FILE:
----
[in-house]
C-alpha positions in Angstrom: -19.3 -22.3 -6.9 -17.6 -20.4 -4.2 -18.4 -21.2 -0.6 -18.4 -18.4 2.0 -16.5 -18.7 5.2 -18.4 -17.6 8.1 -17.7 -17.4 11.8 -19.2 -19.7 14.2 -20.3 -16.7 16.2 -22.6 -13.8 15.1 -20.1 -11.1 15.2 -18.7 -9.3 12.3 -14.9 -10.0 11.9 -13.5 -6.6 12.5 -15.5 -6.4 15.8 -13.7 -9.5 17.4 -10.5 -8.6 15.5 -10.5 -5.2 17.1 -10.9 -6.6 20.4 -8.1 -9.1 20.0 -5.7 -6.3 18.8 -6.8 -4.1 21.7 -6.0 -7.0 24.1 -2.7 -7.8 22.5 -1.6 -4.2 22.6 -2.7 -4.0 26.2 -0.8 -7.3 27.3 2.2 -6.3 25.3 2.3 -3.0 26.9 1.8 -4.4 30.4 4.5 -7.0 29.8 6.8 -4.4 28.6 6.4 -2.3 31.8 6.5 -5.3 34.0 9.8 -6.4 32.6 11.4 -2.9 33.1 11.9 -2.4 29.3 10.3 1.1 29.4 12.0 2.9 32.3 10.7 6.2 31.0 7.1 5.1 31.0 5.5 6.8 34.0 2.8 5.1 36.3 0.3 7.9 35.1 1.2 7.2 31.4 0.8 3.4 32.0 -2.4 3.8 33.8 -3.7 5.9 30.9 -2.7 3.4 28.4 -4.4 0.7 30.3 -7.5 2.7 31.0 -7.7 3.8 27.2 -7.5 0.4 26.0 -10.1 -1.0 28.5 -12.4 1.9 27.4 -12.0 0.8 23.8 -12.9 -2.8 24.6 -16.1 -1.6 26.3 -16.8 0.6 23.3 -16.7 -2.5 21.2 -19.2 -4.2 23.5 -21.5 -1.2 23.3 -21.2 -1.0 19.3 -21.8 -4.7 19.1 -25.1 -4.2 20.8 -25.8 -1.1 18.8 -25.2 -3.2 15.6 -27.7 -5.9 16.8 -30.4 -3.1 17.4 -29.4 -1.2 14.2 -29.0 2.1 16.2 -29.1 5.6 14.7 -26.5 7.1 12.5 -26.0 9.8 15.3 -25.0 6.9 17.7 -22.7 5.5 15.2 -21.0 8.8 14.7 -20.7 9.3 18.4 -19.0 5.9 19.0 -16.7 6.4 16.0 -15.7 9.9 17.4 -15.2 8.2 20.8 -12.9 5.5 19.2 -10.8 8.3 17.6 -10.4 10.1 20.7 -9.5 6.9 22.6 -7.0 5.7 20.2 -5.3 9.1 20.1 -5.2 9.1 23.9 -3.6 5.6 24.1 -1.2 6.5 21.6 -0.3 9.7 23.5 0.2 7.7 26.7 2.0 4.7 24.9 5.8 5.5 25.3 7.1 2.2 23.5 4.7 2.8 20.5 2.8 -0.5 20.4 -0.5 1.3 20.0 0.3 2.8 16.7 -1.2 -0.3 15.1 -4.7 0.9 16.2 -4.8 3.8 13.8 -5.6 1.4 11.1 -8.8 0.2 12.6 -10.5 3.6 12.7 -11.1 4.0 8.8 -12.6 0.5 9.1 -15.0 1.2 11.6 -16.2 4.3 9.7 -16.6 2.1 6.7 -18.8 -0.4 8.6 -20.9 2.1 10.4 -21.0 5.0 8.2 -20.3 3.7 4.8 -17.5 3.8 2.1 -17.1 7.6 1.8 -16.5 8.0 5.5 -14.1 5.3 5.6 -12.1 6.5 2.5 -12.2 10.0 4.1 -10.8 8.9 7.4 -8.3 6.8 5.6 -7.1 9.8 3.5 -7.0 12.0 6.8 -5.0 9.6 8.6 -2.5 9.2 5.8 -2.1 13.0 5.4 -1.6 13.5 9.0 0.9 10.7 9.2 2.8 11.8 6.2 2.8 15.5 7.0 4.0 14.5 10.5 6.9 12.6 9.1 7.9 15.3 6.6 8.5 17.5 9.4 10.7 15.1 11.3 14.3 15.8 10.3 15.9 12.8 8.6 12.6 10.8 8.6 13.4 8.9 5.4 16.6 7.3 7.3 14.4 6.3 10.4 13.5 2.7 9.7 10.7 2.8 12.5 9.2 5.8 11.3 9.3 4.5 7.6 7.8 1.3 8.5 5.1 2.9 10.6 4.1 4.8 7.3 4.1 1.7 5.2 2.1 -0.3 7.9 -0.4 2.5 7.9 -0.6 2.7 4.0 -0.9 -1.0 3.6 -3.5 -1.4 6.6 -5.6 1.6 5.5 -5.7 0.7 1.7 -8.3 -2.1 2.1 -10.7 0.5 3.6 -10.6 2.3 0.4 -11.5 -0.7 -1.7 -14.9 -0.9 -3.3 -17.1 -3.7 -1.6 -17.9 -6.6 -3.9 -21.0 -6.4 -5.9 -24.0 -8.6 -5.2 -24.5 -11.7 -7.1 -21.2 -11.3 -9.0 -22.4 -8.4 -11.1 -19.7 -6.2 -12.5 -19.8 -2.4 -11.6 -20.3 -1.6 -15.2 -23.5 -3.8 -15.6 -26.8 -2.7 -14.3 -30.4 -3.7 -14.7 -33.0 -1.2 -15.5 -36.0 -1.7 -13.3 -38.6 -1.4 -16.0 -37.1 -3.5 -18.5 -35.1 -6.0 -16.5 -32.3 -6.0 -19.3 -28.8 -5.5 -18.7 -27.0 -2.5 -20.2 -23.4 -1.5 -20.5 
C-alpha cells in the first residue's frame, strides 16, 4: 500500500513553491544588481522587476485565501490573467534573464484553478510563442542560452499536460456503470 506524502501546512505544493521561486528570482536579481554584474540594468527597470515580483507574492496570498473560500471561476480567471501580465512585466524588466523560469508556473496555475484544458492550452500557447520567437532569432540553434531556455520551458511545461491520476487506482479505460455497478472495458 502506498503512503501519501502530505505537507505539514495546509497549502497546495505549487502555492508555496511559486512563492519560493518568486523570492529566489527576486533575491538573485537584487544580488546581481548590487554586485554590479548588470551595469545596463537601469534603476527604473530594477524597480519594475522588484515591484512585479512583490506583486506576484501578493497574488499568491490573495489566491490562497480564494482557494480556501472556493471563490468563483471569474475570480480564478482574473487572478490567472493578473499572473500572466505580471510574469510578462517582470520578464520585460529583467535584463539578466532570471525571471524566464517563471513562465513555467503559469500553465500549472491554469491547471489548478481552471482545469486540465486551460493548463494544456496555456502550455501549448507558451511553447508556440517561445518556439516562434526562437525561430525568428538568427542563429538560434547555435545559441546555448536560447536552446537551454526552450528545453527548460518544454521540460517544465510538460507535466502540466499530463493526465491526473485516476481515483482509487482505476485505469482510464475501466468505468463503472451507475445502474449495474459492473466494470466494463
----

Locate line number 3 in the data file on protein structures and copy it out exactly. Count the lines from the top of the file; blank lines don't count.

C-alpha cells in the first residue's frame, strides 16, 4: 500500500513553491544588481522587476485565501490573467534573464484553478510563442542560452499536460456503470 506524502501546512505544493521561486528570482536579481554584474540594468527597470515580483507574492496570498473560500471561476480567471501580465512585466524588466523560469508556473496555475484544458492550452500557447520567437532569432540553434531556455520551458511545461491520476487506482479505460455497478472495458 502506498503512503501519501502530505505537507505539514495546509497549502497546495505549487502555492508555496511559486512563492519560493518568486523570492529566489527576486533575491538573485537584487544580488546581481548590487554586485554590479548588470551595469545596463537601469534603476527604473530594477524597480519594475522588484515591484512585479512583490506583486506576484501578493497574488499568491490573495489566491490562497480564494482557494480556501472556493471563490468563483471569474475570480480564478482574473487572478490567472493578473499572473500572466505580471510574469510578462517582470520578464520585460529583467535584463539578466532570471525571471524566464517563471513562465513555467503559469500553465500549472491554469491547471489548478481552471482545469486540465486551460493548463494544456496555456502550455501549448507558451511553447508556440517561445518556439516562434526562437525561430525568428538568427542563429538560434547555435545559441546555448536560447536552446537551454526552450528545453527548460518544454521540460517544465510538460507535466502540466499530463493526465491526473485516476481515483482509487482505476485505469482510464475501466468505468463503472451507475445502474449495474459492473466494470466494463